September 30th, 2016 by
A real-time operating system refers to an operating system with guaranteed capability of meeting specific time deadlines or time constraints. For instance, an operating system that is designed to make sure that a specific object is available to a robot on the assembly line is an example of an RTOS.
Typically, a Super-Loop concept is used in simple embedded systems where each function is executed by the application in a specific order. For time-critical programs parts, Interrupt Service Routines are used. Although this is a suitable approach for some small systems, it has limitations in complex applications. This makes an RTOS a preferred operating system for such systems.
A Real-time OS separates the functions of a program into self-contained tasks while implementing an on-demand execution scheduling. There are numerous advantages or benefits of an advanced RTOS. They include the following:
- Task scheduling: This entails calling tasks when necessary to ensure better flow as well as event response.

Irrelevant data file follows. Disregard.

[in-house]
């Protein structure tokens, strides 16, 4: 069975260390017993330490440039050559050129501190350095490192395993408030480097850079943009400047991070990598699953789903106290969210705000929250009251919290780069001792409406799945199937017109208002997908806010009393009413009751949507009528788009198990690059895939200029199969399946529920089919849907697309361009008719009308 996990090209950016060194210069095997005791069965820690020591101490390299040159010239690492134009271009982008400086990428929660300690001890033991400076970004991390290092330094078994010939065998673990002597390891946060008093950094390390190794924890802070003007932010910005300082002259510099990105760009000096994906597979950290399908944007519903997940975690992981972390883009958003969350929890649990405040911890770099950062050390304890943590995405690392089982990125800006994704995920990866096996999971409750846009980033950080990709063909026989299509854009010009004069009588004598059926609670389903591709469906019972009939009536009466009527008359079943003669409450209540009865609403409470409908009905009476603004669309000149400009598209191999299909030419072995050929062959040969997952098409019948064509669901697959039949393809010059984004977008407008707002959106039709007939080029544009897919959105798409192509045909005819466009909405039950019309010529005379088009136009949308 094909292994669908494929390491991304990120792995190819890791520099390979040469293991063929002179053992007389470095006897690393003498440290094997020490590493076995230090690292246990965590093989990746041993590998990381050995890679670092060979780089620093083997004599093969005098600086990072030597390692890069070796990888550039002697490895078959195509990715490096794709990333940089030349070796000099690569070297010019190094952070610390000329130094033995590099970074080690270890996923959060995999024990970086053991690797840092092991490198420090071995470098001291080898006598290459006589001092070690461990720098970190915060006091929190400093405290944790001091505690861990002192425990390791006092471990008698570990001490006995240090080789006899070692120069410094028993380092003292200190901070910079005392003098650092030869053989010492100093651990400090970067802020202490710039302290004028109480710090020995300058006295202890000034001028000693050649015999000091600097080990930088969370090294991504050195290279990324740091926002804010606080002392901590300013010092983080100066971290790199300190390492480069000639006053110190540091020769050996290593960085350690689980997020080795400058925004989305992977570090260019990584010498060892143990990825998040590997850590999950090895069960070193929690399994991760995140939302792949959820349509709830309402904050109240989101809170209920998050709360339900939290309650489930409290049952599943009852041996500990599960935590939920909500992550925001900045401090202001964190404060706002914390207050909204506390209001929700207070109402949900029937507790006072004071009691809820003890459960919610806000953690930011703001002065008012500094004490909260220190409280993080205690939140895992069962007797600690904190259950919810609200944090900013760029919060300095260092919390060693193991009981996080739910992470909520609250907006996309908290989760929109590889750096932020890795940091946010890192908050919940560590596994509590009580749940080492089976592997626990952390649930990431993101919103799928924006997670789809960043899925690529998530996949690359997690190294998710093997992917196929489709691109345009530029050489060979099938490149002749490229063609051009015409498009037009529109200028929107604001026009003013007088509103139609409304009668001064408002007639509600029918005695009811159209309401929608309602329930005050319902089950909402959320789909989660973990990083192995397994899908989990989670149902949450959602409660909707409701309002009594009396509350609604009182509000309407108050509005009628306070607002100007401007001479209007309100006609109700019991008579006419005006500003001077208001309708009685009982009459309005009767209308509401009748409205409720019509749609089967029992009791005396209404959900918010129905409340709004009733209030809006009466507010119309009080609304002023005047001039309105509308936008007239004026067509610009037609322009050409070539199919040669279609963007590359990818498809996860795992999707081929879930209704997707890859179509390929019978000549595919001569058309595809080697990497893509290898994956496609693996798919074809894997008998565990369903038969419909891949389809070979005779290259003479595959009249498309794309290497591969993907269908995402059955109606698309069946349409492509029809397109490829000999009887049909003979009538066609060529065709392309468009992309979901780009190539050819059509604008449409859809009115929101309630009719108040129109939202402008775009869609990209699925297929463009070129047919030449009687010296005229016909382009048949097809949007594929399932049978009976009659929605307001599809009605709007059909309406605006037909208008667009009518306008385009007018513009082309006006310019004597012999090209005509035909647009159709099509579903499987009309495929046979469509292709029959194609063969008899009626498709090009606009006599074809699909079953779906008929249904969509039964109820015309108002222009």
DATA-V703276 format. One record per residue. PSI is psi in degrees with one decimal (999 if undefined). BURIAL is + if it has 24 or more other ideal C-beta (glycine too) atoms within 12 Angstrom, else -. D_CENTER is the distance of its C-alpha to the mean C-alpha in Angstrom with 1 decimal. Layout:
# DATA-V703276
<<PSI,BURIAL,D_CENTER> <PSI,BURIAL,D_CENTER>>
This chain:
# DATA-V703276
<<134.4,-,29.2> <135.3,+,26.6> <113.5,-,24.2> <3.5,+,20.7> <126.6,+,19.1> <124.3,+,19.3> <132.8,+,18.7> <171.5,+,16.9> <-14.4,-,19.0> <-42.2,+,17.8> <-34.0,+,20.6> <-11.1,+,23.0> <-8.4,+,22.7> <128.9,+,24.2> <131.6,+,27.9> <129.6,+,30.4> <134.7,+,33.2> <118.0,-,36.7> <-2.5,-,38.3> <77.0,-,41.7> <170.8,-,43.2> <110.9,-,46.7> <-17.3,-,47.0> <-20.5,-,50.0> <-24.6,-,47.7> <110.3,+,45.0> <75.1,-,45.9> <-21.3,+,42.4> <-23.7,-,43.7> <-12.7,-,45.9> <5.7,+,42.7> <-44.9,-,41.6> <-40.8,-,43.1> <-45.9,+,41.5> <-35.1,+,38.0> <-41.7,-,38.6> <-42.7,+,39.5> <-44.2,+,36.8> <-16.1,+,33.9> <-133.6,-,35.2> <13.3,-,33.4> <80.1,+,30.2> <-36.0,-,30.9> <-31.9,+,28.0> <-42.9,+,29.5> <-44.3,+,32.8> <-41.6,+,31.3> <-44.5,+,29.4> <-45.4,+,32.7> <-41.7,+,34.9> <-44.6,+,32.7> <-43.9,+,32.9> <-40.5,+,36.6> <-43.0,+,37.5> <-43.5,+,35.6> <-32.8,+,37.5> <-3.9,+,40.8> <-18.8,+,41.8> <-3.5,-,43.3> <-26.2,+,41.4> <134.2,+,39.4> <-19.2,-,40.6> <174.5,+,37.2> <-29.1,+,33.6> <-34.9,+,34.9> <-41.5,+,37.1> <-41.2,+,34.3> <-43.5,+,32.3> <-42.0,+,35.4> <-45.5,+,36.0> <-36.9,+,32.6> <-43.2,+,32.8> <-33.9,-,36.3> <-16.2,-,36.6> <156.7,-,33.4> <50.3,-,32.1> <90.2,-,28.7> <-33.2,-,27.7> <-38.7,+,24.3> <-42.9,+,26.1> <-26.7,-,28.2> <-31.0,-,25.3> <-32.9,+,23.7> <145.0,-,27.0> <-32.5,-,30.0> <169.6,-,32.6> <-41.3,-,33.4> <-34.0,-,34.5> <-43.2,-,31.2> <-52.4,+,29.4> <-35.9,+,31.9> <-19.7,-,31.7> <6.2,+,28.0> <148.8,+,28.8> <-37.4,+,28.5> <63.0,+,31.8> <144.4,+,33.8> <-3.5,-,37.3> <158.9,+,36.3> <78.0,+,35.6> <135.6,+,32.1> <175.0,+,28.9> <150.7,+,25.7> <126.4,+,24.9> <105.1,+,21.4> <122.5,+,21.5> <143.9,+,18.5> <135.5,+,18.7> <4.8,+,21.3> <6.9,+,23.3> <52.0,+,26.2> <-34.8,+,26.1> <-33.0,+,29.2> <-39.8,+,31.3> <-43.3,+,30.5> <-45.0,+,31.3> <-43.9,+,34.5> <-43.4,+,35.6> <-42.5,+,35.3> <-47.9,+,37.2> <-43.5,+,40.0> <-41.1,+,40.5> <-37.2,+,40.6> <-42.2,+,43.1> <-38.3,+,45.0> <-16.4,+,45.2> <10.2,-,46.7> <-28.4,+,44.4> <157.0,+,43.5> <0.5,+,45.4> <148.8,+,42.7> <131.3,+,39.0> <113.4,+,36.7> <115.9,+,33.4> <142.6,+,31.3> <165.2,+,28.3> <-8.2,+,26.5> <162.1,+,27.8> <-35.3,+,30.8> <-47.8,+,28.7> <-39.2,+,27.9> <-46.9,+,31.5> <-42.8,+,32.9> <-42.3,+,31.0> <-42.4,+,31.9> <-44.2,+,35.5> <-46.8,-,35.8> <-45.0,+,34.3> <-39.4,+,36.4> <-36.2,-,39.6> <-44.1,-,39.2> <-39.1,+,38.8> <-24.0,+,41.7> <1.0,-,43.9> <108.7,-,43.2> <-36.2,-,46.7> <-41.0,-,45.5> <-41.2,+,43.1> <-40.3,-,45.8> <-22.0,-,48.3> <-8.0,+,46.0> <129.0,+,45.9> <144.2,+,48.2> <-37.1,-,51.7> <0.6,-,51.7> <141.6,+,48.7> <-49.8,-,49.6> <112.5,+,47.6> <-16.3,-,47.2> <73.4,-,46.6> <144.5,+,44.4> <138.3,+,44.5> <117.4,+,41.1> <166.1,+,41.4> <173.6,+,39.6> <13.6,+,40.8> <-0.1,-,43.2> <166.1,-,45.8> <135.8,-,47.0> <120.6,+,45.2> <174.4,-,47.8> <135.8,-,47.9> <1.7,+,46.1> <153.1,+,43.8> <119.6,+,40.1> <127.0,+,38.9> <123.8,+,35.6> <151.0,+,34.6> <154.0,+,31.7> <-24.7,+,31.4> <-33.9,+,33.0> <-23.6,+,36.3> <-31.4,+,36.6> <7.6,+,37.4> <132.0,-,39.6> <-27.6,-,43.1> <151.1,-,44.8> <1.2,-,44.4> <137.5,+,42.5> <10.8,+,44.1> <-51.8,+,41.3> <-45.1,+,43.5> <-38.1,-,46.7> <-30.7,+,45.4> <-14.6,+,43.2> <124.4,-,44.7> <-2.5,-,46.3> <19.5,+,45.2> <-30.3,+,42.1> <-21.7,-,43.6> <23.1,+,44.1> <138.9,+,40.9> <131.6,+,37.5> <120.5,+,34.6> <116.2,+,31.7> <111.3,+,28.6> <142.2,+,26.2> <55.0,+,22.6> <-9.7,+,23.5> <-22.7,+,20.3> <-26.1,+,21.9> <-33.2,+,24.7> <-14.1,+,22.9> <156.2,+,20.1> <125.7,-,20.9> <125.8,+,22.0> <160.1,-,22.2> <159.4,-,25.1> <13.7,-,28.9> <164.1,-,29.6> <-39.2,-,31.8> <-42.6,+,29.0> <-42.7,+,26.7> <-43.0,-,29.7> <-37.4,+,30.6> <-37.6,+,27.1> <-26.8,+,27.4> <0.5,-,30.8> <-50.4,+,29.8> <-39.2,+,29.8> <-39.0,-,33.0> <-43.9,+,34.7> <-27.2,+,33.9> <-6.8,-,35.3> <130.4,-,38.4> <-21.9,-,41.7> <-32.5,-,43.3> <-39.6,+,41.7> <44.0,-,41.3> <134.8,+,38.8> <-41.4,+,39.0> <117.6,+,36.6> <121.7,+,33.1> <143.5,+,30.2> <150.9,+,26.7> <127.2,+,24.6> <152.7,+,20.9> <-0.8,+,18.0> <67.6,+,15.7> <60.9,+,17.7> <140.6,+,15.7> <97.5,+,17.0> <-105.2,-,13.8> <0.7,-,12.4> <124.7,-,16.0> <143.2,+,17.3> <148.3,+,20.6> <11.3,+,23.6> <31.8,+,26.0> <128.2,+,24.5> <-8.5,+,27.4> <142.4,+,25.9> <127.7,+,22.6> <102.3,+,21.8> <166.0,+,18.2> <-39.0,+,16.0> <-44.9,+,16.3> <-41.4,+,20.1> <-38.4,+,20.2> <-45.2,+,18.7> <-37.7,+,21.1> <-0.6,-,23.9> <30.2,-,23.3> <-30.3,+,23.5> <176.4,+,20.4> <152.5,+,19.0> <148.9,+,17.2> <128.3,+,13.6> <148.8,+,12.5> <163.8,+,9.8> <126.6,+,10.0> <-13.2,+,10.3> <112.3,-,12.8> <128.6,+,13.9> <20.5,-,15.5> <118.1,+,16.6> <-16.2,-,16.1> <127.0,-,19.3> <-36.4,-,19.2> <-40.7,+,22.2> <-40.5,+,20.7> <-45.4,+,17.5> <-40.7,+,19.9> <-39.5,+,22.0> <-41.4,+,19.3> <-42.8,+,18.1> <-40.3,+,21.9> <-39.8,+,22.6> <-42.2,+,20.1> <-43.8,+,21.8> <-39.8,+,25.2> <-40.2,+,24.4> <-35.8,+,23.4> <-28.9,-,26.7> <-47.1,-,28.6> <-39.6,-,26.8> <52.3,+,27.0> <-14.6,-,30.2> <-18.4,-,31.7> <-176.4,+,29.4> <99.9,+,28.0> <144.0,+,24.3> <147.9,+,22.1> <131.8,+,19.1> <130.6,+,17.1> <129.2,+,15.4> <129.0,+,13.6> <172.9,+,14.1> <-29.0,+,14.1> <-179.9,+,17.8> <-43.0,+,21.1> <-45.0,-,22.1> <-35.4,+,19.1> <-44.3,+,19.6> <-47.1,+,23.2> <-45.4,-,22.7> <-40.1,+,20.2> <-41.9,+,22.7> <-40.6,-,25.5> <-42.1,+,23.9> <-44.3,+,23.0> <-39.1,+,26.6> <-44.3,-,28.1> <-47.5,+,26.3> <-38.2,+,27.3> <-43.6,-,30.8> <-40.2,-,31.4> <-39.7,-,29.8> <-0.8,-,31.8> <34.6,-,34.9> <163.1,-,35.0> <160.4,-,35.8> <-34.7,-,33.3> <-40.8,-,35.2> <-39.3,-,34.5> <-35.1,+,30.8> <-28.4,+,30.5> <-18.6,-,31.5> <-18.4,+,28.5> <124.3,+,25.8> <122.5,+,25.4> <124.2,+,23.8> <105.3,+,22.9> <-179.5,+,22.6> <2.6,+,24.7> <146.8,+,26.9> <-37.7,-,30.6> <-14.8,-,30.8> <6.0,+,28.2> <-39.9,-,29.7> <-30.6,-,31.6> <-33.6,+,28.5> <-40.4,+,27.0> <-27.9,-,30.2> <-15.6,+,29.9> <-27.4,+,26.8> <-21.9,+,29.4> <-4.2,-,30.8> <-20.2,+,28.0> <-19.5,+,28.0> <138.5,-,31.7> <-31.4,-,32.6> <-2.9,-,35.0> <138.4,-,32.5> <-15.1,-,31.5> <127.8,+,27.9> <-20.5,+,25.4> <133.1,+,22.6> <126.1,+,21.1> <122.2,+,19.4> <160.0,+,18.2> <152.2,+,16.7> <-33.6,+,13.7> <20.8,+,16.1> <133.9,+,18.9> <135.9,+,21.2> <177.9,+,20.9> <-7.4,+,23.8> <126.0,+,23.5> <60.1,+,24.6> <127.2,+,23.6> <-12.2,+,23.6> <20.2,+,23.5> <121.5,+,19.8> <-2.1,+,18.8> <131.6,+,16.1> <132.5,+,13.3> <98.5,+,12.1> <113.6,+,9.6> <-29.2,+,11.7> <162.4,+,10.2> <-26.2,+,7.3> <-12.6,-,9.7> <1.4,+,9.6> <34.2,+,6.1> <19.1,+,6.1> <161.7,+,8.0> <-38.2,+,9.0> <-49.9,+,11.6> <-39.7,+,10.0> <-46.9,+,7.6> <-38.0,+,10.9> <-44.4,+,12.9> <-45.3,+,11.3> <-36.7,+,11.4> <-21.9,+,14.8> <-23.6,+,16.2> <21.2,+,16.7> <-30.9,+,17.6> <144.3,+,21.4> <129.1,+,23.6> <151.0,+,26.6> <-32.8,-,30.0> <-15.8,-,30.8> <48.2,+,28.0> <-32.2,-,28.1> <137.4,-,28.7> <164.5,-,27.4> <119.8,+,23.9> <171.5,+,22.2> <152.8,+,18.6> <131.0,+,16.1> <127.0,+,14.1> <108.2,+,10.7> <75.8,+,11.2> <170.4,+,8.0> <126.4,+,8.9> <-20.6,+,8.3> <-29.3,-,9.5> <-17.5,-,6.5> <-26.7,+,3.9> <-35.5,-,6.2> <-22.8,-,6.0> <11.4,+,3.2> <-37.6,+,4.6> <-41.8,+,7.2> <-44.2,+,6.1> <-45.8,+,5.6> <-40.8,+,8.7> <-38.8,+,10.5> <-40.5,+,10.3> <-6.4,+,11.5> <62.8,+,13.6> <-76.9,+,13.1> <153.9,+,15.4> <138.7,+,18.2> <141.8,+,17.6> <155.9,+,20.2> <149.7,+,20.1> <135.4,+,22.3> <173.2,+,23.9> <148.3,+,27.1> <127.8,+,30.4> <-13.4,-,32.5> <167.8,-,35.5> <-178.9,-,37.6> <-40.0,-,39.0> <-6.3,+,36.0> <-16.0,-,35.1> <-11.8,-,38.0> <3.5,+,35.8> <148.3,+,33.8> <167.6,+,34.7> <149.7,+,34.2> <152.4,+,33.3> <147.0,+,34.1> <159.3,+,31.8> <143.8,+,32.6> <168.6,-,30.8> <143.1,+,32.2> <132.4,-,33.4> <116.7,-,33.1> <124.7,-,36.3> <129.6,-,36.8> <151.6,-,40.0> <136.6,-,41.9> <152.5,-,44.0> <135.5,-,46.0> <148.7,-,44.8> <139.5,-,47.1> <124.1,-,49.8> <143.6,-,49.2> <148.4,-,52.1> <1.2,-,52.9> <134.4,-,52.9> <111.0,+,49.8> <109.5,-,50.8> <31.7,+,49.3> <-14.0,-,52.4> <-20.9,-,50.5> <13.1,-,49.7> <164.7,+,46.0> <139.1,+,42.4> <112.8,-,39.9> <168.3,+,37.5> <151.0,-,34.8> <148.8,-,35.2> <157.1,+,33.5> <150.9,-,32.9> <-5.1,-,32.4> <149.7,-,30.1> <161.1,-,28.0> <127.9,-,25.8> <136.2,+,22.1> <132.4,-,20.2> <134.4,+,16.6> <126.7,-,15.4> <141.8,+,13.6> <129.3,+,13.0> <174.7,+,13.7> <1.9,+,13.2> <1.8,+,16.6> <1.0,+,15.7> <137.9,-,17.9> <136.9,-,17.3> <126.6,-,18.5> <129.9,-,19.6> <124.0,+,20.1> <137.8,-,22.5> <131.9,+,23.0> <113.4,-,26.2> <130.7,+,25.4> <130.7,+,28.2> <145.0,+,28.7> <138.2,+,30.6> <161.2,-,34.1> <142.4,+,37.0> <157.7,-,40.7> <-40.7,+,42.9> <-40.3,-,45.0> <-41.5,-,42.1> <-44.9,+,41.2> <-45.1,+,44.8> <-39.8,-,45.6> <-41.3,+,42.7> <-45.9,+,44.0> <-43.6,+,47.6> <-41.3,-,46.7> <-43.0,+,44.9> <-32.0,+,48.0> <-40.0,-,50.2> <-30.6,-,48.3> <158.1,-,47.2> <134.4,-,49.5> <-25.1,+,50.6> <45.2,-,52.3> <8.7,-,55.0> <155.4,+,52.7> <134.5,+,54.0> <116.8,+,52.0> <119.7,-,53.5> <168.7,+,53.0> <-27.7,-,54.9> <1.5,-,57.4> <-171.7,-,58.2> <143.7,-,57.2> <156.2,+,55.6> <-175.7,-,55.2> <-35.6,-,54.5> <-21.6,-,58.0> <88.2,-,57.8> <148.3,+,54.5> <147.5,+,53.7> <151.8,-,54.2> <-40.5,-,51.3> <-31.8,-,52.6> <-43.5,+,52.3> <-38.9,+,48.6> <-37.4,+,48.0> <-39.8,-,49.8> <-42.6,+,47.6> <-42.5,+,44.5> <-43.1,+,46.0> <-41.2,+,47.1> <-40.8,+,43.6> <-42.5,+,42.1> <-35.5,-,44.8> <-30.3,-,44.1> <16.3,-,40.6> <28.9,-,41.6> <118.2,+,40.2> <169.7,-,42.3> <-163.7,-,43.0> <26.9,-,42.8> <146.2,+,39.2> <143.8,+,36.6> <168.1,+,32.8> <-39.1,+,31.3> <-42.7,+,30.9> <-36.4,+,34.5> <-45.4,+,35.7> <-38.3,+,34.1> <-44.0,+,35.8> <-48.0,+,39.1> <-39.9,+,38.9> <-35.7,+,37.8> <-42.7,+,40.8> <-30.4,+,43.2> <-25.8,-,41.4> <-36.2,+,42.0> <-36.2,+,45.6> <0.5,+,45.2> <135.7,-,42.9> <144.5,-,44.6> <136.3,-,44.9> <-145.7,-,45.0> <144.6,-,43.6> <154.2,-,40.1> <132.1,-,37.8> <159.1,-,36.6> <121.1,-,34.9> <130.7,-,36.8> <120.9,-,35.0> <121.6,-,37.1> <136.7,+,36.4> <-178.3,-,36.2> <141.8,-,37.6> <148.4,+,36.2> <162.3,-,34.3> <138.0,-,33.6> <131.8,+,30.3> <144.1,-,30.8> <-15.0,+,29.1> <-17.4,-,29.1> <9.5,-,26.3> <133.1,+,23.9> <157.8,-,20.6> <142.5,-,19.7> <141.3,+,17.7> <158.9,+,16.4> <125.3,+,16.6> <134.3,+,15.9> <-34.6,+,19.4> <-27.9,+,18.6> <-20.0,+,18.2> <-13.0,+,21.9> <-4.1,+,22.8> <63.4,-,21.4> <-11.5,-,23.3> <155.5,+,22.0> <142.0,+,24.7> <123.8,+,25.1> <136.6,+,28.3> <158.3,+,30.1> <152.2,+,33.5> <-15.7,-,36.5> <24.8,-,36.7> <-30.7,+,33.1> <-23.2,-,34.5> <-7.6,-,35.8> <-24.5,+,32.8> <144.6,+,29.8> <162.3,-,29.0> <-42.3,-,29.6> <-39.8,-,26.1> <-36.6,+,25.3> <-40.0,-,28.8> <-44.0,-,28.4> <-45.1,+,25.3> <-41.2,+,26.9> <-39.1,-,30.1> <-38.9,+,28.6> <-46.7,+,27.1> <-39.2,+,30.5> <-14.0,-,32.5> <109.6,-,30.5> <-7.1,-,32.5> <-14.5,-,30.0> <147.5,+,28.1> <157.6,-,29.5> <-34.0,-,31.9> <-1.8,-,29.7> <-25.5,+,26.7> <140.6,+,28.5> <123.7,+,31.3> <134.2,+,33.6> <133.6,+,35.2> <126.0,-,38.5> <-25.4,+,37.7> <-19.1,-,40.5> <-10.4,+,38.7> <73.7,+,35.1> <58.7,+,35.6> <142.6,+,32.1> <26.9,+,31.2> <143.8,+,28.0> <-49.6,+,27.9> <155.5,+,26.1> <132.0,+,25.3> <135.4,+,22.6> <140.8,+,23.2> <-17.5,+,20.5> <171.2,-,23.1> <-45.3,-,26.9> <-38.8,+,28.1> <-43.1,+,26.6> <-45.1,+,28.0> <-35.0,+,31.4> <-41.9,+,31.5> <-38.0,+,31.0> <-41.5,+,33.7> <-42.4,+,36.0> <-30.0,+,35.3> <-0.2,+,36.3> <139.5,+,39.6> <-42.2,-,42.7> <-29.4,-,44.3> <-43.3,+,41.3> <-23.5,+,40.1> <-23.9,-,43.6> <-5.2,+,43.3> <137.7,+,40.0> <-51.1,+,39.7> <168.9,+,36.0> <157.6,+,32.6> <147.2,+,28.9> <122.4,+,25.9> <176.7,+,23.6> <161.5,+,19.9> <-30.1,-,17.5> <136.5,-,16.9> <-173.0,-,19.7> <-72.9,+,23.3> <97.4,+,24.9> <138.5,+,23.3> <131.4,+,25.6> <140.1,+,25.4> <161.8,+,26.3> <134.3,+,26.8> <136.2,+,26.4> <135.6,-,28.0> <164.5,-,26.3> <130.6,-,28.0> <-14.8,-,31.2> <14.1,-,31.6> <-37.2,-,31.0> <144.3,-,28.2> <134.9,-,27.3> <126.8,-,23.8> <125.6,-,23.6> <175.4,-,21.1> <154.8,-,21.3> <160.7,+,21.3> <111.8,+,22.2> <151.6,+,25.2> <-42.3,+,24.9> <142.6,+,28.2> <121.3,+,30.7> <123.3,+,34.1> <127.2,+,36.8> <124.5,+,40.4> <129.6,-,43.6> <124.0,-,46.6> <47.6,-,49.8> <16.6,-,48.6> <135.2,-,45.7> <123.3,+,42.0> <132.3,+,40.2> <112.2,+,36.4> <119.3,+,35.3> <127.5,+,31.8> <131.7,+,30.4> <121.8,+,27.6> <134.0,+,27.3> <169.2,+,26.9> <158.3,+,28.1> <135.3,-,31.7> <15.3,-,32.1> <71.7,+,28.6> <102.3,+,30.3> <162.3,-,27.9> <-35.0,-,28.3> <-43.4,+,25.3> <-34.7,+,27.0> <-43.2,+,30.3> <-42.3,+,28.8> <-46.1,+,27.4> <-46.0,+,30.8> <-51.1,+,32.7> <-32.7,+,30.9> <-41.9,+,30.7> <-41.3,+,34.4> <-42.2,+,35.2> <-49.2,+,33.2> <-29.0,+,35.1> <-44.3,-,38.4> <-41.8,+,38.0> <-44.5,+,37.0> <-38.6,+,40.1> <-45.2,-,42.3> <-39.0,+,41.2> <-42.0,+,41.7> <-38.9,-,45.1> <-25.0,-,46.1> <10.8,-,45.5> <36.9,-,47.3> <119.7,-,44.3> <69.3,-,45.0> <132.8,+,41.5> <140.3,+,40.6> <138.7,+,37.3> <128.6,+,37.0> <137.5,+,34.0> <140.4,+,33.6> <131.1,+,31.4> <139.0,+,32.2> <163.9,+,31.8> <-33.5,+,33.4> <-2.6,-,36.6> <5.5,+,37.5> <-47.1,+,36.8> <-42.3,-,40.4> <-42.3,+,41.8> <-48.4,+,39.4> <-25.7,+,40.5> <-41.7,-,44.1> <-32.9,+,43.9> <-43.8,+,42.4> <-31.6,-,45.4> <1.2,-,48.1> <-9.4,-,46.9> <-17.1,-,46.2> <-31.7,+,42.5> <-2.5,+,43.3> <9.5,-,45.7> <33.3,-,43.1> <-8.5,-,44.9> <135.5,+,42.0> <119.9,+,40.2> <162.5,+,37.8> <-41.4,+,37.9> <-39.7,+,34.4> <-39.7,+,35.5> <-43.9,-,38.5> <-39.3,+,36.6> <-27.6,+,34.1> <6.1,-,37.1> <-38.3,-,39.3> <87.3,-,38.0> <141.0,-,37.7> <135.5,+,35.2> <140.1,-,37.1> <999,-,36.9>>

- Multitasking: This involves task scheduling that creates the illusion that several tasks are executed simultaneously.
- Shorter ISRs: This enables a more deterministic interrupt habit or behaviour.
- Deterministic behaviour: Interrupts and ensures events are handled within a specified time.
- Inter-task communication: This manages data, hardware resources and memory sharing among several tasks.
- System management: This enables you to focus on the development of an application instead of managing resources or housekeeping.
- Stack usage: Every task has a stack space allocated to it making predictable usage of memory possible.
In general, an RTOS requires multitasking, process threads with prioritization capabilities and sufficient interrupt levels. A real-time operating system is mostly required in a small embedded system that is packaged as a micro-device part.
Among the most common designs of an RTOS are event-driven and time-sharing. Event-driven designs entail switching tasks when a higher priority event needs servicing. This is usually known as priority scheduling or pre-emptive priority. Time-sharing design entails switching tasks on a timed or clocked interrupt and also on events, known as round robin. Time sharing RTOS designs tend to switch tasks more often than is strictly needed. However, time sharing RTOS designs provide smoother multitasking. This gives the illusion that the user or process has one use for the machine. Nevertheless, a real-time operating system has numerous advantages if is used in the right manner for an application.